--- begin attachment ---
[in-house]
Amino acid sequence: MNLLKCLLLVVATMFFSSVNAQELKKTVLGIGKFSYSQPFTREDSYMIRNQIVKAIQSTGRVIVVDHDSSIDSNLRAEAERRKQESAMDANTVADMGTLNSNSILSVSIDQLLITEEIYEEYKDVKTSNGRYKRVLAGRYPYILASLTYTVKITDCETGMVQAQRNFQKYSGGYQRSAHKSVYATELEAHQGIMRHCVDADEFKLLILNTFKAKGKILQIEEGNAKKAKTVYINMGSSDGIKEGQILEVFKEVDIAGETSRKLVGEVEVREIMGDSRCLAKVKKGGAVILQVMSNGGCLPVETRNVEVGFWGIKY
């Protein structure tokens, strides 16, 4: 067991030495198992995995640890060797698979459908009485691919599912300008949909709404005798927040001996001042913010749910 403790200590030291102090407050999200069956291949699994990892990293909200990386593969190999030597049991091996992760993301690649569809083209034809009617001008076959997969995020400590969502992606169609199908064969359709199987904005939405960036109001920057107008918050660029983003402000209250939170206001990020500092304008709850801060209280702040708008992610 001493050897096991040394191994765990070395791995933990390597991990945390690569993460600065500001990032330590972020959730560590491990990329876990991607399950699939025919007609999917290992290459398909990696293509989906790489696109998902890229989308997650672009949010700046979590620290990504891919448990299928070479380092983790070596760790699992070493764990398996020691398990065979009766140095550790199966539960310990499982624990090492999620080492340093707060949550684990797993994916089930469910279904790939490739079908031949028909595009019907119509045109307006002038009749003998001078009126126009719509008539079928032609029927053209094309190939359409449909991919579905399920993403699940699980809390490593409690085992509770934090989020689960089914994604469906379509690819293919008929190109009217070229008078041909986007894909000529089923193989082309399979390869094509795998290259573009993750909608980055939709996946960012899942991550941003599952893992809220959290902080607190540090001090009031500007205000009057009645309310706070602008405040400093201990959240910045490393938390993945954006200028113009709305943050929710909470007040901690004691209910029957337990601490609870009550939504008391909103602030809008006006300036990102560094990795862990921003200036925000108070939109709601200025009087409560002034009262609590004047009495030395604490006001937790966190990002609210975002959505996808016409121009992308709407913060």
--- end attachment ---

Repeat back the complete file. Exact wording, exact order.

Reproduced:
[in-house]
Amino acid sequence: MNLLKCLLLVVATMFFSSVNAQELKKTVLGIGKFSYSQPFTREDSYMIRNQIVKAIQSTGRVIVVDHDSSIDSNLRAEAERRKQESAMDANTVADMGTLNSNSILSVSIDQLLITEEIYEEYKDVKTSNGRYKRVLAGRYPYILASLTYTVKITDCETGMVQAQRNFQKYSGGYQRSAHKSVYATELEAHQGIMRHCVDADEFKLLILNTFKAKGKILQIEEGNAKKAKTVYINMGSSDGIKEGQILEVFKEVDIAGETSRKLVGEVEVREIMGDSRCLAKVKKGGAVILQVMSNGGCLPVETRNVEVGFWGIKY
């Protein structure tokens, strides 16, 4: 067991030495198992995995640890060797698979459908009485691919599912300008949909709404005798927040001996001042913010749910 403790200590030291102090407050999200069956291949699994990892990293909200990386593969190999030597049991091996992760993301690649569809083209034809009617001008076959997969995020400590969502992606169609199908064969359709199987904005939405960036109001920057107008918050660029983003402000209250939170206001990020500092304008709850801060209280702040708008992610 001493050897096991040394191994765990070395791995933990390597991990945390690569993460600065500001990032330590972020959730560590491990990329876990991607399950699939025919007609999917290992290459398909990696293509989906790489696109998902890229989308997650672009949010700046979590620290990504891919448990299928070479380092983790070596760790699992070493764990398996020691398990065979009766140095550790199966539960310990499982624990090492999620080492340093707060949550684990797993994916089930469910279904790939490739079908031949028909595009019907119509045109307006002038009749003998001078009126126009719509008539079928032609029927053209094309190939359409449909991919579905399920993403699940699980809390490593409690085992509770934090989020689960089914994604469906379509690819293919008929190109009217070229008078041909986007894909000529089923193989082309399979390869094509795998290259573009993750909608980055939709996946960012899942991550941003599952893992809220959290902080607190540090001090009031500007205000009057009645309310706070602008405040400093201990959240910045490393938390993945954006200028113009709305943050929710909470007040901690004691209910029957337990601490609870009550939504008391909103602030809008006006300036990102560094990795862990921003200036925000108070939109709601200025009087409560002034009262609590004047009495030395604490006001937790966190990002609210975002959505996808016409121009992308709407913060």